Insulation Markets- Strong demand, Covid, labor shortages, and trucking delays are leading to a shortage of fiberglass insulation. Lead times are running 8-12 weeks. Lead Times on Rockwool are currently running 10-12 weeks. Availability is expected to remain tight through much of 2021 due to strong demand and supply disruptions.
Drywall- Demand continues to outpace supply. Most, if not all suppliers are on allocation. Trucking delays are only adding to the problem and extending lead times even further. In a normal market, lead times are less than a week, but we are currently dealing with 8+ week lead times. Expect longer lead times to last well into Q2 or longer. We anticipate tight supply and strong demand through 2021.
Composite decking- We anticipate strong demand again in 2021. Trex increased their production capacity with the startup of their new production facility and barring any unforeseen issues, product availability should continue to increase throughout the year as they become fully operational.
Vinyl Siding- Strong demand, escalating raw material and labor costs, and production delays due to Covid continue to push lead times further out and costs up. Lead times are as much as 8-12 weeks on siding and 6 weeks on blocks, vents, and shutters. GP Vinyl Siding had a 6-8% price increase effective on 2/1. All brands produced by PlyGem including Mastic, Variform, and PlyGem had a similar increase. We have seen notices from other vinyl siding manufacturers experiencing the same issues and implementing similar increases. Expect extended lead times to last for at least the next 60-90 days. Plan accordingly and try to get ahead of any special-order jobs that you know of.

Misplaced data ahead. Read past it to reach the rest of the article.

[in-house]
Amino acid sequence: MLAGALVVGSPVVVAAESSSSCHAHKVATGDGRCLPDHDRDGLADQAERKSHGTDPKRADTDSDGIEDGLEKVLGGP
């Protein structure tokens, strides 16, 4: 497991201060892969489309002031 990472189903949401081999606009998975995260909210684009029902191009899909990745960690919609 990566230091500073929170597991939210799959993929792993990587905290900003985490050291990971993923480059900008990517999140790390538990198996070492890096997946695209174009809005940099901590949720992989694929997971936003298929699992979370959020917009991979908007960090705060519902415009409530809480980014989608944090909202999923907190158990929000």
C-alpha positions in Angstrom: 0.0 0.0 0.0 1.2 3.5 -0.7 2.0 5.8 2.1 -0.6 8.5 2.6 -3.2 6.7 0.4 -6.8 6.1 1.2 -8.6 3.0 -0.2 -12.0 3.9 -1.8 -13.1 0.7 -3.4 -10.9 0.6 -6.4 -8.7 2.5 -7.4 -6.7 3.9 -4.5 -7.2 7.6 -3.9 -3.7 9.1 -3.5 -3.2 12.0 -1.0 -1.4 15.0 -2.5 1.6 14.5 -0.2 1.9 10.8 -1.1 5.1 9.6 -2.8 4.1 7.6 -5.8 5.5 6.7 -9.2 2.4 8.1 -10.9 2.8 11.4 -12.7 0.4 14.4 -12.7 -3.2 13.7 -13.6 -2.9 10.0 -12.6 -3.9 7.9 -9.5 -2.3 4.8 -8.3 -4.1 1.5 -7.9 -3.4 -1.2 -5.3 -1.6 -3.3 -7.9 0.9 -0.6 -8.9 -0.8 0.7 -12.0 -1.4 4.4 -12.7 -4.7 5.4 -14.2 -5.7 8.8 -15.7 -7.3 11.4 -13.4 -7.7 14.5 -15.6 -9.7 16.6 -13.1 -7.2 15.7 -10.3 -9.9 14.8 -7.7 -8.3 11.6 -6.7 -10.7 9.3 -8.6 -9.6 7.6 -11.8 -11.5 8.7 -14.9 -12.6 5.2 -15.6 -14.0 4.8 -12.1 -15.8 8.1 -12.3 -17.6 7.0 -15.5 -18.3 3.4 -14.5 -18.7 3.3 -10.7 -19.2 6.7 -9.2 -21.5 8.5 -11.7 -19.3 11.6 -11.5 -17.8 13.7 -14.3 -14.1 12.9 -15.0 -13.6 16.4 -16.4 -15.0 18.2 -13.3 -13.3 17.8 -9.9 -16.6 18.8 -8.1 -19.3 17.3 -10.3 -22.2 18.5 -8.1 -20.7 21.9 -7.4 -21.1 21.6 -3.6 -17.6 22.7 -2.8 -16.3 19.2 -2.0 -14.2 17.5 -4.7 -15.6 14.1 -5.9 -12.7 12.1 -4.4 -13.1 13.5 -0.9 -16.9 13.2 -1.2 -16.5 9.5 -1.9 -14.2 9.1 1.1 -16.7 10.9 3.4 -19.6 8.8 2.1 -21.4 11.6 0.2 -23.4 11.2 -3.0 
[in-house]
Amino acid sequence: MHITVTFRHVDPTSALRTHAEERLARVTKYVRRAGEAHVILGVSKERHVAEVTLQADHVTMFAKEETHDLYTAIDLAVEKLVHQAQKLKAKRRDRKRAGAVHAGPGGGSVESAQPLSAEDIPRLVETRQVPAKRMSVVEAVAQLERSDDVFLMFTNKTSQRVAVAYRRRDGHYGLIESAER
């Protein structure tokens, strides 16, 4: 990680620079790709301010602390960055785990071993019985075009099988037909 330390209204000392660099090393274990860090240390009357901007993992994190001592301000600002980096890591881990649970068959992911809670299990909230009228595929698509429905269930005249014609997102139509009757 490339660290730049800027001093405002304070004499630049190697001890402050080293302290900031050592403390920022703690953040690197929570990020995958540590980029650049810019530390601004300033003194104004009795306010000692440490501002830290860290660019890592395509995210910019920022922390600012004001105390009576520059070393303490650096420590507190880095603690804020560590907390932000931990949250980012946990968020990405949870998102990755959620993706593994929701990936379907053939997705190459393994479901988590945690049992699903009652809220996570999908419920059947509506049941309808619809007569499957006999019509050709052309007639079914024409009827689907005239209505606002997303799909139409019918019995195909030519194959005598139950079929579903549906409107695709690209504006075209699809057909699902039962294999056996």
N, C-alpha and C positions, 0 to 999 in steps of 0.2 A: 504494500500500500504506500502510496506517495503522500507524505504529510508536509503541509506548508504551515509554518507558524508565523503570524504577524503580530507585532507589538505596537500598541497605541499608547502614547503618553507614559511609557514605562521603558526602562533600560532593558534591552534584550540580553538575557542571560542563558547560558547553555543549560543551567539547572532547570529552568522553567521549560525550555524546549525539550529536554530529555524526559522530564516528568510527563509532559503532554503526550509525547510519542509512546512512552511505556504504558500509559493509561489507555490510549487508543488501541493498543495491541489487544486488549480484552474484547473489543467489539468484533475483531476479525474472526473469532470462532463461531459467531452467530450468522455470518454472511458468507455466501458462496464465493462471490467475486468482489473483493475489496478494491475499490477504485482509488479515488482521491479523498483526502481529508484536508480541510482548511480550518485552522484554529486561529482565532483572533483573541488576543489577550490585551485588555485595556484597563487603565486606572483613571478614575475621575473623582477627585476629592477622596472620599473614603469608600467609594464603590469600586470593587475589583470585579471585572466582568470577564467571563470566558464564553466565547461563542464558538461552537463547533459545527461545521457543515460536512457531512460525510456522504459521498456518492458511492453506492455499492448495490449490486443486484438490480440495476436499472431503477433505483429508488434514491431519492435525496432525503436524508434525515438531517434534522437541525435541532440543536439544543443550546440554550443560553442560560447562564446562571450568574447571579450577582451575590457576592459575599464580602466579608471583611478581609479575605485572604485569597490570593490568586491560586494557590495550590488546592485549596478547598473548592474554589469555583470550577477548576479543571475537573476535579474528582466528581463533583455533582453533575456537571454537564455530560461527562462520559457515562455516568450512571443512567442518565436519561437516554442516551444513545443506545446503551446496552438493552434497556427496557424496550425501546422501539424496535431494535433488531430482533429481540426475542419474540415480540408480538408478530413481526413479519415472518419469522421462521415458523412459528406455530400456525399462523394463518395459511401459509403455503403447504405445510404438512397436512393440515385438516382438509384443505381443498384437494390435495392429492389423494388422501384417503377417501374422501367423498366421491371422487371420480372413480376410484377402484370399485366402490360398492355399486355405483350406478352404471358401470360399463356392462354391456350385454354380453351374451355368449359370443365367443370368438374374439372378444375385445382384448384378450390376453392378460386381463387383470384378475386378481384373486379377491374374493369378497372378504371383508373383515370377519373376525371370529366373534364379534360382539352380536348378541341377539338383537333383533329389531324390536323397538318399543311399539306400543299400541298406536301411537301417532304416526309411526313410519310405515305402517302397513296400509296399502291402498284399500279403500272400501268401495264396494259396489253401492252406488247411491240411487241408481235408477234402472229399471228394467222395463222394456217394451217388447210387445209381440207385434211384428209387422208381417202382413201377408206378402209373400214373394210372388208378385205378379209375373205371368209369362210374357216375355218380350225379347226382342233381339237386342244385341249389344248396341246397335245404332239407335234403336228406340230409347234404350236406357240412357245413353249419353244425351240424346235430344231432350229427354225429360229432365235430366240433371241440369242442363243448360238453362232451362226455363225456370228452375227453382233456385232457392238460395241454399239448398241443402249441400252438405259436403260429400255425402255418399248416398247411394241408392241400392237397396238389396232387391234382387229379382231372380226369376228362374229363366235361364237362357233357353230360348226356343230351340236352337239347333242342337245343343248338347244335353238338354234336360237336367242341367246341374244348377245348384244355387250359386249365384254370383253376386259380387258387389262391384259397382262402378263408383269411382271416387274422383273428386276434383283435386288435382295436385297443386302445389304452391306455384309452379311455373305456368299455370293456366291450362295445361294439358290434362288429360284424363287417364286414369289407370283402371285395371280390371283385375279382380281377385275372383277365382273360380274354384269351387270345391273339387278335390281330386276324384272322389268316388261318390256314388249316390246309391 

Composite and Fiber Cement Siding- Lead times are ranging anywhere from 3-8 weeks.
Boral TruExterior Trim and Versetta Stone- Lead times have really extended and are currently running 2-3 months on Versetta Stone. Expect extended lead times to persist well into 2021.
HB&G/Crown Columns- Lead times are up to 4+ weeks. HB&G has announced a price increase of 5-10% effective February 15th.
Perhaps the worst idea in this industry was the “Lot Model” house. You talk about your long failed experiment. Time to say goodbye.
“I can’t buy a house unless I can see it, I need to see stuff to know what I am getting”.
“I am very visual” I need to see it first. Yes we hear this all the time. Hogwash!!
The days when people in my industry had a limited offering are long gone. Look at the homes on our website. We have done everything from $150,000 homes to $950,000 and filled every gap between them. As a general rule if you have seen it in a house before the answer is yes you can have it in your house. Now, how do I show you that on a lot with 5 models?